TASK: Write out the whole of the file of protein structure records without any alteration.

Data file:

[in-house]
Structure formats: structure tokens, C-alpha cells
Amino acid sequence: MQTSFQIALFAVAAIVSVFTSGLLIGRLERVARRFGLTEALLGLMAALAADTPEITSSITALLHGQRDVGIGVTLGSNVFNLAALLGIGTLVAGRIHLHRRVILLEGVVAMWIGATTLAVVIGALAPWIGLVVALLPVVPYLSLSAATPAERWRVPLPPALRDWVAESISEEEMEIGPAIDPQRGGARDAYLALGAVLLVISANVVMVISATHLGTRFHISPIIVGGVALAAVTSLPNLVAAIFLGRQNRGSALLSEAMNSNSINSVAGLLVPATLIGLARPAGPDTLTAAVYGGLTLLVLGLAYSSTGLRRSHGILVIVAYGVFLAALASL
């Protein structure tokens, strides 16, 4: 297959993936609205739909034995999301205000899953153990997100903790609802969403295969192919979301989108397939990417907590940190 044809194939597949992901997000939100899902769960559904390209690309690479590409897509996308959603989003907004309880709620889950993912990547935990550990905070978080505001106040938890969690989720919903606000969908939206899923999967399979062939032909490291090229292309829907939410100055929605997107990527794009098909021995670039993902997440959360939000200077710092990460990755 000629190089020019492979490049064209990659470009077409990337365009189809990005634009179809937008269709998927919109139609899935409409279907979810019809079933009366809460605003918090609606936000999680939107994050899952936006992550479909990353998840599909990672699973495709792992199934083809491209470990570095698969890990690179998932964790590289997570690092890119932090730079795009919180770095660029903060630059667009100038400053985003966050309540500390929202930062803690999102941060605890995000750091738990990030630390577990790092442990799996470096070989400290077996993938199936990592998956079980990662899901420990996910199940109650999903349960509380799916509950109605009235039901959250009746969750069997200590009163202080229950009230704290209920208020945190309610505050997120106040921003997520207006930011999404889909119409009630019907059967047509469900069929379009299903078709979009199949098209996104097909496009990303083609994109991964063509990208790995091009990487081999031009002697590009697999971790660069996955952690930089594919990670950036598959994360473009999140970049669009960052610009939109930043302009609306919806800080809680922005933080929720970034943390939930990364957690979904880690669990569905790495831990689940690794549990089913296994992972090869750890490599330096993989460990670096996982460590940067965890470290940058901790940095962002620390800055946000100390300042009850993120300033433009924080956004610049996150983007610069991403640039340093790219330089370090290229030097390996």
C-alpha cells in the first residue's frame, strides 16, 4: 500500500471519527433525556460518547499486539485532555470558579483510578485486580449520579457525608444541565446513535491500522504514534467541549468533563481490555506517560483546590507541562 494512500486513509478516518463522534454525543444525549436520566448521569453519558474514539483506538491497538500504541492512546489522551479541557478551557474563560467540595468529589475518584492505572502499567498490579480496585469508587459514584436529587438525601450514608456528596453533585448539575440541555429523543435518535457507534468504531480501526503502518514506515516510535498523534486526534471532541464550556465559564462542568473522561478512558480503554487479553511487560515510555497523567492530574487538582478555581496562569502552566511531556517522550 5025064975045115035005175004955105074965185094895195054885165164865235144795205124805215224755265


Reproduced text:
[in-house]
Structure formats: structure tokens, C-alpha cells
Amino acid sequence: MQTSFQIALFAVAAIVSVFTSGLLIGRLERVARRFGLTEALLGLMAALAADTPEITSSITALLHGQRDVGIGVTLGSNVFNLAALLGIGTLVAGRIHLHRRVILLEGVVAMWIGATTLAVVIGALAPWIGLVVALLPVVPYLSLSAATPAERWRVPLPPALRDWVAESISEEEMEIGPAIDPQRGGARDAYLALGAVLLVISANVVMVISATHLGTRFHISPIIVGGVALAAVTSLPNLVAAIFLGRQNRGSALLSEAMNSNSINSVAGLLVPATLIGLARPAGPDTLTAAVYGGLTLLVLGLAYSSTGLRRSHGILVIVAYGVFLAALASL
């Protein structure tokens, strides 16, 4: 297959993936609205739909034995999301205000899953153990997100903790609802969403295969192919979301989108397939990417907590940190 044809194939597949992901997000939100899902769960559904390209690309690479590409897509996308959603989003907004309880709620889950993912990547935990550990905070978080505001106040938890969690989720919903606000969908939206899923999967399979062939032909490291090229292309829907939410100055929605997107990527794009098909021995670039993902997440959360939000200077710092990460990755 000629190089020019492979490049064209990659470009077409990337365009189809990005634009179809937008269709998927919109139609899935409409279907979810019809079933009366809460605003918090609606936000999680939107994050899952936006992550479909990353998840599909990672699973495709792992199934083809491209470990570095698969890990690179998932964790590289997570690092890119932090730079795009919180770095660029903060630059667009100038400053985003966050309540500390929202930062803690999102941060605890995000750091738990990030630390577990790092442990799996470096070989400290077996993938199936990592998956079980990662899901420990996910199940109650999903349960509380799916509950109605009235039901959250009746969750069997200590009163202080229950009230704290209920208020945190309610505050997120106040921003997520207006930011999404889909119409009630019907059967047509469900069929379009299903078709979009199949098209996104097909496009990303083609994109991964063509990208790995091009990487081999031009002697590009697999971790660069996955952690930089594919990670950036598959994360473009999140970049669009960052610009939109930043302009609306919806800080809680922005933080929720970034943390939930990364957690979904880690669990569905790495831990689940690794549990089913296994992972090869750890490599330096993989460990670096996982460590940067965890470290940058901790940095962002620390800055946000100390300042009850993120300033433009924080956004610049996150983007610069991403640039340093790219330089370090290229030097390996």
C-alpha cells in the first residue's frame, strides 16, 4: 500500500471519527433525556460518547499486539485532555470558579483510578485486580449520579457525608444541565446513535491500522504514534467541549468533563481490555506517560483546590507541562 494512500486513509478516518463522534454525543444525549436520566448521569453519558474514539483506538491497538500504541492512546489522551479541557478551557474563560467540595468529589475518584492505572502499567498490579480496585469508587459514584436529587438525601450514608456528596453533585448539575440541555429523543435518535457507534468504531480501526503502518514506515516510535498523534486526534471532541464550556465559564462542568473522561478512558480503554487479553511487560515510555497523567492530574487538582478555581496562569502552566511531556517522550 5025064975045115035005175004955105074965185094895195054885165164865235144795205124805215224755265